Magha Nakshatra captured in Leo zodiac with mobile astrophotography
Magha Nakshatra is 10th out of 27 Nakshatras in Vedic scriptures. This lunar mansion occupies between 0:00–13:20 degrees Leo zodiac.
Throne is the symbol representing this Nakshatra. Indra, the king of the gods, is called as Maghavan, seated on the throne.
In the Hindu epic Mahabharata, King Dhritarashtra who is the King of the Kuru Kingdom and Bhishma pithamaha talk about astronomical movements with respect to Magha Nakshatra. King Dhritarashtra particularly has mentioned the astronomical bad omens during Mahabharata War. This below shloka in book 6, chapter 3 and sloka 13 captures Magha Nakshatra and Planet Mars.
Senayoraśivaṃ ghoraṃ kariṣyati mahāgrahaḥ
Maghāsvaṅgārako vakraḥ śravaṇe ca bṛhaspatiḥ
Magha nakshatra is matched to α Leonis, also known by its popular name Regulus in the simha raasi. It is one of the brightest stars in the night sky, lying approximately 79 light years from the Sun.
Regulus appears singular, but it is actually a quadruple star system composed of four stars that are organized into two pairs.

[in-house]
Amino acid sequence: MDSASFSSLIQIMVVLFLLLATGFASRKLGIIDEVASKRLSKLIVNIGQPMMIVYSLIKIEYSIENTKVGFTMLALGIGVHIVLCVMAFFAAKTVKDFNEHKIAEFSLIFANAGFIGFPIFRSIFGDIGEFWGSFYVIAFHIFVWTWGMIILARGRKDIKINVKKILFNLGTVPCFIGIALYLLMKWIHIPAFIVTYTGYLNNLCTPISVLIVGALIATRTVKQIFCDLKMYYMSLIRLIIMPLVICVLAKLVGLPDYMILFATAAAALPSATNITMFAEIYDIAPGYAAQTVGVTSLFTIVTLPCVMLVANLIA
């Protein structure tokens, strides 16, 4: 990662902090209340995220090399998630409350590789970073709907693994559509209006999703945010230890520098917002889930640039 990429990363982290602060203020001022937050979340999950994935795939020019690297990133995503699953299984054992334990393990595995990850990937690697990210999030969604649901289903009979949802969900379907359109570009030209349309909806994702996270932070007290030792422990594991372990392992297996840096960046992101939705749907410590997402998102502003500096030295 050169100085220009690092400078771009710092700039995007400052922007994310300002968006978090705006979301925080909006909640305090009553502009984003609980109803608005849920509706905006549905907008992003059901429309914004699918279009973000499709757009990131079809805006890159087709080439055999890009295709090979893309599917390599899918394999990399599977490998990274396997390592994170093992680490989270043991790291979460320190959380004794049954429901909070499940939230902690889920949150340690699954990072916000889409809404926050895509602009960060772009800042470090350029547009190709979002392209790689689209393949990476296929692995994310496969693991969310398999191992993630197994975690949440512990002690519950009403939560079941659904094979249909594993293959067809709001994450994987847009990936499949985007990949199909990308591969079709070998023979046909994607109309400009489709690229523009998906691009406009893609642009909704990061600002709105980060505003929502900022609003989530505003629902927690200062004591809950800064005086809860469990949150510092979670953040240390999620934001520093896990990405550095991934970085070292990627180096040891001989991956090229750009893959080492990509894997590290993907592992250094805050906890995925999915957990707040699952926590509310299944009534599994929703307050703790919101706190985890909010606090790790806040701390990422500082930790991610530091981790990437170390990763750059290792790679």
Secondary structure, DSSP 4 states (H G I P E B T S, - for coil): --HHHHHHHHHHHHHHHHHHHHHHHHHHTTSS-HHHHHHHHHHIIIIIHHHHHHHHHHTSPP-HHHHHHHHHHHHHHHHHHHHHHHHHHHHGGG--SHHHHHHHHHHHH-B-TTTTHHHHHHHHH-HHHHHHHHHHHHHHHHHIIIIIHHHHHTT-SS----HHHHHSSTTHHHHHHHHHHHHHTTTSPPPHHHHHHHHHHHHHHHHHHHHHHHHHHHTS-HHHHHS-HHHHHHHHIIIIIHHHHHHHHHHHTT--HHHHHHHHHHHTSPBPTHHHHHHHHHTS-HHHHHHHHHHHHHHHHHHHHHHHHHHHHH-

As the twenty-first brightest star, Regulus, it has an apparent magnitude of +1.35. The light output is dominated by Regulus A predominantly. Regulus B, if seen in isolation, would be a binocular object of magnitude +8.1, and its companion, Regulus C, the faintest of the three stars that has been directly observed, would require a substantial telescope to be seen, at magnitude +13.5. Regulus A is itself a spectroscopic binary; the secondary star has not yet been directly observed as it is much fainter than the primary.
Let us see the Nakshatra captured as part of the Leo Zodiac in night sky.
We can see that α Leonis is captured at the leg of Simha raasi.
All four padas of Magha nakshatra are in Simha raasi.
Next we will see Pooram/ Poorva Phalguni, captured in Leo Zodiac and matched with the known stars. Have a great day :-)